Click HERE for pictures of 2015 roots from readers.
Odd Ginseng Roots
Soon the digging season for ginseng will begin here in Arkansas. For those doing a bit of searching online for a picture of a ginseng root, here’s a one of an interesting root design. This one has two necks and two root portions, but only one bud. The one pictured below is from last year.
Sometimes the roots will get damaged and begin growing a different direction. Sometimes there’s a rock in the way. There’s no telling why a ginseng root will take the shape it does, but the wild ones are often quite tricky when digging because of the way they reach in unexpected directions.
A few things distinguish a ginseng root from other roots. One is the neck with bud scars. Each year the stem leaves a scar when it dies back in fall. The bud for next year is already in place and waiting for spring. On the root portion you can see concentric rings where dirt collects and stains.
Those rings are a defining thing to look for, as are the bud scars on the neck. Judging from the scars, the root pictured above is probably more than 15 years old. I don’t have the root here to examine now, and it’s sometimes harder to see when they’re dried, but it’s likely older than that. The stem swaps sides each year, so there’s a scar on either side of the neck.
Here in the Ozarks, at least in our area in northwest Arkansas, most of the berries have already fallen. The leaves are beginning to turn yellow and with all the rain we’ve had, some of the plants have actually died back already. They should come back next year. Some of mine were probably washed out in the flooding we had during June. Those might find new root in new locations if they washed high enough ashore in a good place.
My seeds should arrive in early October and then I’ll be in the woods daily planting new stock. In April next year I should have a lot of new seedlings to bring to the Huntsville Farmer’s Market. I have some new locations I want to test, too, so I’ll be planting some in places I haven’t tried before.
Mired in a To-Do List
I haven’t been making many posts lately to my blog.
Lately it seems I’ve been busier than normal and I haven’t even been out to take my usual slew of photos.
Almost all of the priority items on my to-do list have been indoor things, like catching up on business ledgers. And posting a daily dose of short story to my list members who like fiction.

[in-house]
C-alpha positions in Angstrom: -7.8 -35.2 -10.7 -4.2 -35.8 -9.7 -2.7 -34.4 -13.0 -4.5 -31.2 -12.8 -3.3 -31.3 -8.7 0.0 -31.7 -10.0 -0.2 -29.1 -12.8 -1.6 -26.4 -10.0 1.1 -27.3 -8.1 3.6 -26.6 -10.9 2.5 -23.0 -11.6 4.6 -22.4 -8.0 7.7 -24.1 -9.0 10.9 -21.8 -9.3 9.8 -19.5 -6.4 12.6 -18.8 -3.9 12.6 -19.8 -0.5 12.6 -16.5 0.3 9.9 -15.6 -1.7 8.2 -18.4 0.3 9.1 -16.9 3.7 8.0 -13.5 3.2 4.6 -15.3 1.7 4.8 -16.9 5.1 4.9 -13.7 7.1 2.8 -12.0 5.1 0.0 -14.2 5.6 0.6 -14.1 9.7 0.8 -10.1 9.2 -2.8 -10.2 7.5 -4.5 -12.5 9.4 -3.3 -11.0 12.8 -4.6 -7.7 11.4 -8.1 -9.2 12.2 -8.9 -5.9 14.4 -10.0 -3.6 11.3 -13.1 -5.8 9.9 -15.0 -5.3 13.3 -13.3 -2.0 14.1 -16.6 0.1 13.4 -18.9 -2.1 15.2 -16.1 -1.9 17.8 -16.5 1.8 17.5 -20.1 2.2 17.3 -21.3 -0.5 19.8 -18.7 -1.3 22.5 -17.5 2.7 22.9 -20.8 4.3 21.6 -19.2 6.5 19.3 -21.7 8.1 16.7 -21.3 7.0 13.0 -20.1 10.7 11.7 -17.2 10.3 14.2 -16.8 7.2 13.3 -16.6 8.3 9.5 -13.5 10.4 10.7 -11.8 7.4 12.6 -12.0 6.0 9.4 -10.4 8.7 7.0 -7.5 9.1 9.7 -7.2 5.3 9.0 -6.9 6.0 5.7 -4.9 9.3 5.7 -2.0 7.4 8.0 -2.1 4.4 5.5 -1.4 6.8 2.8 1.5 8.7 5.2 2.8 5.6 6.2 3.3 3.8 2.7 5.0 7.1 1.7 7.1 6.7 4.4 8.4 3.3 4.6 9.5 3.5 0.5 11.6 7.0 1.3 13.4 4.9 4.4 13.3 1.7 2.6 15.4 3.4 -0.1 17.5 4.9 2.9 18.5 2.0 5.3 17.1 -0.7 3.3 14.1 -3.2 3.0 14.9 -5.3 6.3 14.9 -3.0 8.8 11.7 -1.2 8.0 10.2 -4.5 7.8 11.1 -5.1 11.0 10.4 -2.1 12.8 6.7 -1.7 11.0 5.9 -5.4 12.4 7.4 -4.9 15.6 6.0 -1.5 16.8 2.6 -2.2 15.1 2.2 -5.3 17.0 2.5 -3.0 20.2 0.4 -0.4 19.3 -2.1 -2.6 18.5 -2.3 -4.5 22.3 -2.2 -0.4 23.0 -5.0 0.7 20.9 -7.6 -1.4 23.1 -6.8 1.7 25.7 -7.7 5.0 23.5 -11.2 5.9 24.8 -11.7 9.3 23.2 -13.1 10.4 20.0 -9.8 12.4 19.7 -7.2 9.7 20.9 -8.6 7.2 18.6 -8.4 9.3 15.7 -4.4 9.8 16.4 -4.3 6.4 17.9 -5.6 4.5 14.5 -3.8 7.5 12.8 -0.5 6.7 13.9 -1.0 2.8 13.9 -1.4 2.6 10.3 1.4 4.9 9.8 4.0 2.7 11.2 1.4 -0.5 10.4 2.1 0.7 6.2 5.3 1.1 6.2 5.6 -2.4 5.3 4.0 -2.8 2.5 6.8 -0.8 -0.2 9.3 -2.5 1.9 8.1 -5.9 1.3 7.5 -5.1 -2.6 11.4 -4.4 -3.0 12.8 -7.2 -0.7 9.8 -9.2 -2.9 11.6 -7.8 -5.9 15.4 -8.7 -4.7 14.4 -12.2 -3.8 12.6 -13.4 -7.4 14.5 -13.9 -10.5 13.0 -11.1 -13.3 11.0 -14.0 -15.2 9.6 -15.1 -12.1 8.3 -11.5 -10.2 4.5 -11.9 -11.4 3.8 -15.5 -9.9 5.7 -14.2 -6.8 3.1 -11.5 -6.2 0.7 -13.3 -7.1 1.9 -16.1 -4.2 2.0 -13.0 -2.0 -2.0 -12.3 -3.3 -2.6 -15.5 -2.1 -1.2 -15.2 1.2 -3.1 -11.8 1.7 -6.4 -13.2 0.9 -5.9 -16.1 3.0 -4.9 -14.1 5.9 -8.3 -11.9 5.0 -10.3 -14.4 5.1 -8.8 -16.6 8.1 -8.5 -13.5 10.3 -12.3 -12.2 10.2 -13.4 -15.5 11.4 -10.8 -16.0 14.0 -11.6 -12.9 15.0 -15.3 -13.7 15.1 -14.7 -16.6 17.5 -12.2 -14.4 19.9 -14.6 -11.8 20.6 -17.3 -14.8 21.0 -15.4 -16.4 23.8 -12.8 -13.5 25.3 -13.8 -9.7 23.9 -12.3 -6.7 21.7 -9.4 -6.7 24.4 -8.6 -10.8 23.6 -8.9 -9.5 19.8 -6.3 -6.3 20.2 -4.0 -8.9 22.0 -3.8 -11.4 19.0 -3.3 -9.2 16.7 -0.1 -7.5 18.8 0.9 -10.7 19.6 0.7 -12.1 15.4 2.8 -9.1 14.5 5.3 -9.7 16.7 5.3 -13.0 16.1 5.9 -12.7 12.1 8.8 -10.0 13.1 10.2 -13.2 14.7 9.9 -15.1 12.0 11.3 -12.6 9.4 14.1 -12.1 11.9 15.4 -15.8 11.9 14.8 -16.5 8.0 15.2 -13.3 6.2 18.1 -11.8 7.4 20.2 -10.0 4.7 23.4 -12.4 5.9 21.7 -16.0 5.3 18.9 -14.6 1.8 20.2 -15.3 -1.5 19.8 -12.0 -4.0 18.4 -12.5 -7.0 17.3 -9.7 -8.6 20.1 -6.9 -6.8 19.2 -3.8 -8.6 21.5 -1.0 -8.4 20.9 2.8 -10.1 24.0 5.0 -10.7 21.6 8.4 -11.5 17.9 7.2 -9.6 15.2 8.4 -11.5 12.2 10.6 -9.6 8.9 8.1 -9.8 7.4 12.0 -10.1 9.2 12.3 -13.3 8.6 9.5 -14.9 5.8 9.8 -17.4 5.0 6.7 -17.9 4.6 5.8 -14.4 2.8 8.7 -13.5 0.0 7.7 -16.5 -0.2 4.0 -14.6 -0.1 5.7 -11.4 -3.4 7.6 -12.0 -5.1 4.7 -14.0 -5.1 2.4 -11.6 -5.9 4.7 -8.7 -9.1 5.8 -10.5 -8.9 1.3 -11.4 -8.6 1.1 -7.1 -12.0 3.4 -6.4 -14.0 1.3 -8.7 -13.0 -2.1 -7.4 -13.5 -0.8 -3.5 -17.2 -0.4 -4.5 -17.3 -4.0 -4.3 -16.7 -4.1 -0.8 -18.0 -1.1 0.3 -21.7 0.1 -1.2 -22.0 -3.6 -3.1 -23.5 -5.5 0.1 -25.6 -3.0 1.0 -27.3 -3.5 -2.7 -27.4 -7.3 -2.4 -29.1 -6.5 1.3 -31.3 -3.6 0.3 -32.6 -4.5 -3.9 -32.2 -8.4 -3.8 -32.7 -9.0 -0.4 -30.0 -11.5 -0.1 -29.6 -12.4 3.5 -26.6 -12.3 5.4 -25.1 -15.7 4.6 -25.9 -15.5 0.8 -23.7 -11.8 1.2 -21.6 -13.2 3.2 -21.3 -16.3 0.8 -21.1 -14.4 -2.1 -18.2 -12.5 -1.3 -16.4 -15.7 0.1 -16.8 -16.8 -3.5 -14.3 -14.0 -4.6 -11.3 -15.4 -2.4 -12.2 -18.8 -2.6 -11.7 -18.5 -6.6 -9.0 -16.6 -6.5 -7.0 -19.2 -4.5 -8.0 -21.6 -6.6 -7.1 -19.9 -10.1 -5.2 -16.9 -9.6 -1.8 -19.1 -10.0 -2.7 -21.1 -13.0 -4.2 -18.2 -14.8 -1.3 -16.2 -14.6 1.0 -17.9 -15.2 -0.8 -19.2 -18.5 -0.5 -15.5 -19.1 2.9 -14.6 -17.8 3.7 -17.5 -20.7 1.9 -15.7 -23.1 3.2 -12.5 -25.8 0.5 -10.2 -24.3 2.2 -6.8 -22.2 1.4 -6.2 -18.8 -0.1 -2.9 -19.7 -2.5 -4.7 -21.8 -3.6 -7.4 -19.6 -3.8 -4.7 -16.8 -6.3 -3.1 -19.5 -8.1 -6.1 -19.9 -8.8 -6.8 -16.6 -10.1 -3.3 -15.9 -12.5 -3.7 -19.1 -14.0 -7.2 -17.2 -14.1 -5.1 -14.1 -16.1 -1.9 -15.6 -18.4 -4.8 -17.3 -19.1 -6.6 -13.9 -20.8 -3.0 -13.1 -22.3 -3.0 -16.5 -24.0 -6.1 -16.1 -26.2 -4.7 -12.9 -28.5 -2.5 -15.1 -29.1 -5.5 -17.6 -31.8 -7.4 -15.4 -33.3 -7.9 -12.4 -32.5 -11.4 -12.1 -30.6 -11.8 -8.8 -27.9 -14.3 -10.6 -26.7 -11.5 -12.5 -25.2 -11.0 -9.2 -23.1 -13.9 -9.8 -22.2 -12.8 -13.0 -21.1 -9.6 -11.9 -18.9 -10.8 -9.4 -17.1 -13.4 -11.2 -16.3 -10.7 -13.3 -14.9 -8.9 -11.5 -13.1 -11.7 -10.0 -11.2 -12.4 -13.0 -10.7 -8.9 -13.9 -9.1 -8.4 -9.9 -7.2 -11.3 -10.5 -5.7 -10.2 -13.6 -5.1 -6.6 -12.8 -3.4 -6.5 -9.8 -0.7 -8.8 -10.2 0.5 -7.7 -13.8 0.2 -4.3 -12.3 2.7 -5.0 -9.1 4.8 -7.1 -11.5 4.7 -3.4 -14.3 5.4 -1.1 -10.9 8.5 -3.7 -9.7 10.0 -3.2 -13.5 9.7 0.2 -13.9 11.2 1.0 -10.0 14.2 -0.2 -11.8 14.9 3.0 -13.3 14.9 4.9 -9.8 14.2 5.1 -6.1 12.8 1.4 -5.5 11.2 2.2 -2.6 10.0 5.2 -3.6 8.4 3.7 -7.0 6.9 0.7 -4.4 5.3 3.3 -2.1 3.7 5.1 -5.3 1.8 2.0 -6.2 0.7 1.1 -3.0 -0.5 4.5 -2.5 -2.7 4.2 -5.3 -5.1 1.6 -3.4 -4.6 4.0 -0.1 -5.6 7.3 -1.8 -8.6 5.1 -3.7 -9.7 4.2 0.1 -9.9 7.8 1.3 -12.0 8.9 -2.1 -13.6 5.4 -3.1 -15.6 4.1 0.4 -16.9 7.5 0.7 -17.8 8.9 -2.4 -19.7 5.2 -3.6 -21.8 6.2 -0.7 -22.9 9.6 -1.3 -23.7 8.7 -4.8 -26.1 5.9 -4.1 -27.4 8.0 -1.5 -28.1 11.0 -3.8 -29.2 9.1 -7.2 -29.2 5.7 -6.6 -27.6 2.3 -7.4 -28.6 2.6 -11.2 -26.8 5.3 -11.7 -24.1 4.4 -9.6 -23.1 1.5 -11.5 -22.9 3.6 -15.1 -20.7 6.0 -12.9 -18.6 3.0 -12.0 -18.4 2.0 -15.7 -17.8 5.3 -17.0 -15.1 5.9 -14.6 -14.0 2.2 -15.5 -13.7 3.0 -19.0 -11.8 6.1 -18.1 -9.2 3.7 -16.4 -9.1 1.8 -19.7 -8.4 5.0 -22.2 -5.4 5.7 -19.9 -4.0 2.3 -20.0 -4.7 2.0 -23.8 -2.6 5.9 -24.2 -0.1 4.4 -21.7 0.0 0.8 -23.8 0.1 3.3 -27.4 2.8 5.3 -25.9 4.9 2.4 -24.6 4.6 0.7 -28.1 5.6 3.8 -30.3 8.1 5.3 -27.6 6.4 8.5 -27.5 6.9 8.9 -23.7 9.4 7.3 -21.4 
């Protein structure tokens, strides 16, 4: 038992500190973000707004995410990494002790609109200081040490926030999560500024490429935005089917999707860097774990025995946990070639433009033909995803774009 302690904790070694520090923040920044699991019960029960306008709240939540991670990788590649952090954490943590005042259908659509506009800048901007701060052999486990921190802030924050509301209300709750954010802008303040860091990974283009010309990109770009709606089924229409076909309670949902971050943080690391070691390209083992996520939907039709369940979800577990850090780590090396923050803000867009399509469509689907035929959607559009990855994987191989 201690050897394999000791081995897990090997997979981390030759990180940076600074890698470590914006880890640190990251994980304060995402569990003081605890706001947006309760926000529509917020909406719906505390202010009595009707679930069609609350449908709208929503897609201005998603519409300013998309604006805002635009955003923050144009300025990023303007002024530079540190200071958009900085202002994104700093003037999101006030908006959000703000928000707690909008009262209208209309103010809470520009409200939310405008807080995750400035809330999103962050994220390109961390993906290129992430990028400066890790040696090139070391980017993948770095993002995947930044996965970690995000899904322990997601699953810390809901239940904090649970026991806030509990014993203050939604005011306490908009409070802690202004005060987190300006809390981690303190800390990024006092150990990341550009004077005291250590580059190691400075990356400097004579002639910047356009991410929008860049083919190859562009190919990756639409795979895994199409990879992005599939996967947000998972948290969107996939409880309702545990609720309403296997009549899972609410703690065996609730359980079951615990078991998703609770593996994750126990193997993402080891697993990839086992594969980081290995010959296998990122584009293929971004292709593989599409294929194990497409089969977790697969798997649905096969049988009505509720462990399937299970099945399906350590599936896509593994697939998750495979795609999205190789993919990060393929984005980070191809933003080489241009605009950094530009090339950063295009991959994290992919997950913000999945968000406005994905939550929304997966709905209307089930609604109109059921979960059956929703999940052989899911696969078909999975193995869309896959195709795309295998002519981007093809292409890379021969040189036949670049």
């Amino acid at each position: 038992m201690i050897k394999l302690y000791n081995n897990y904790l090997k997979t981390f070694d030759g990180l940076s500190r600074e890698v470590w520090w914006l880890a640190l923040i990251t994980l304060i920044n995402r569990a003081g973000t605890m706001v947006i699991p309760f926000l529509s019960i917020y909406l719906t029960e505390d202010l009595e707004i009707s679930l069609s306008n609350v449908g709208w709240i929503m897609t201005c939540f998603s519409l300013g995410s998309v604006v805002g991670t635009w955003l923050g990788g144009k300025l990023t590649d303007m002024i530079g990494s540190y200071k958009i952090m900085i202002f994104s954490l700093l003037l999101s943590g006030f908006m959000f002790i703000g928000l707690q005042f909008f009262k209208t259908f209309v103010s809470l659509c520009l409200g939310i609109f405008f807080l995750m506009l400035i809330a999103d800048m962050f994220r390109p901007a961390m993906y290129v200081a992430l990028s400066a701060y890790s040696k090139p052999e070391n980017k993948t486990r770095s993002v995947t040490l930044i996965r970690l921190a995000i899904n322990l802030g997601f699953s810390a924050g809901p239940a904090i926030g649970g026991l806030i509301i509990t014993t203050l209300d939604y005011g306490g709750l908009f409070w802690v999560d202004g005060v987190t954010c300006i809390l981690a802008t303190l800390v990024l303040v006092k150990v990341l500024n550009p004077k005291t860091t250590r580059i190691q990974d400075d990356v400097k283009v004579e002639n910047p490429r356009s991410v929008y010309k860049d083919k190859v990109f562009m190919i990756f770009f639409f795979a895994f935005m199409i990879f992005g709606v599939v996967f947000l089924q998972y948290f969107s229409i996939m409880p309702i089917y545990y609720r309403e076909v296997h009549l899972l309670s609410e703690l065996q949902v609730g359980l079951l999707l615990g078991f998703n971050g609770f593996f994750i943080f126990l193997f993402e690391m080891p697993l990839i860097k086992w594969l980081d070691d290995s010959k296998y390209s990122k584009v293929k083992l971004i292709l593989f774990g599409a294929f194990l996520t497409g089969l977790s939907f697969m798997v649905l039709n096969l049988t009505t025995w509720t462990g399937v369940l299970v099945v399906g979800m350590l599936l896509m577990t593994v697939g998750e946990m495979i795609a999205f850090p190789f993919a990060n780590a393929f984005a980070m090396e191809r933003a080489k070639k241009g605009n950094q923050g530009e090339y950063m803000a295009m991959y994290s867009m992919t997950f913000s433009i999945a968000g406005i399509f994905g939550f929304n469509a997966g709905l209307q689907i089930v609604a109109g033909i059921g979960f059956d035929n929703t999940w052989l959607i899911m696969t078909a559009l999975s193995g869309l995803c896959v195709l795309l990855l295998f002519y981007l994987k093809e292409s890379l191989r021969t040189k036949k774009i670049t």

I’ve also been working on a novel. I tend to go quiet on the blog sometimes when I’m working on fiction projects but I might start posting a few excerpts from the novel here and there.
Then, too, the ragweed is blooming now. It’s the one plant that really doesn’t get along well with me.
So I do tend to stay indoors until the worst of the pollen has drifted away.
But I’m getting antsy to be outdoors.
Being indoors so much is beginning to make me a bit stir crazy.
Predator and Prey, or the hunter and the hunted is a common theme throughout my fiction writing. No Qualms, one of my short stories (free at most retailers) is about about a predator/prey relationship. Symbiosis, my first finished novel, not published yet, deals with predator/prey relationships and the balance of energy among life on earth, sometimes symbolic and often outright. Many of my flash fiction stories (I have twitterfiction and 100-word flash stories) are also dealing with this same dynamic. This is a strong theme that runs through most of my fiction and is strongly influenced by life in the wild Ozarks where we live. My first published novel, First Hunt, also has a predator and prey theme to it. I guess it's just part of my nature.
Wild Ozark is 160 acres of beautiful wild Ozark mountains. I call what I do "nature farming" because the land produces, all by itself, the shagbark hickory trees, ferns, moss, ground-fall botanicals, and the perfect habitats for growing and stewarding American ginseng. I'm co-creating with Nature - all of the things I use to make the Fairy Gardens and Forest Folk, the bark we harvest for Burnt Kettle's shagbark hickory syrup, are produced by nature without my input. This land is my muse for inspiration when it comes to my writing, drawing, and photography. It's truly a Nature Farm.
About the voice behind this blog, Madison Woods
I'm a creative old soul living way off the beaten path with my husband in the wild Ozark Mountains. Besides homesteading, growing plants & making crafty things and newsletters, I write books and stories. My rural fantasy fiction, written under the pen name, Ima Erthwitch, usually takes place in a much altered Ozarks.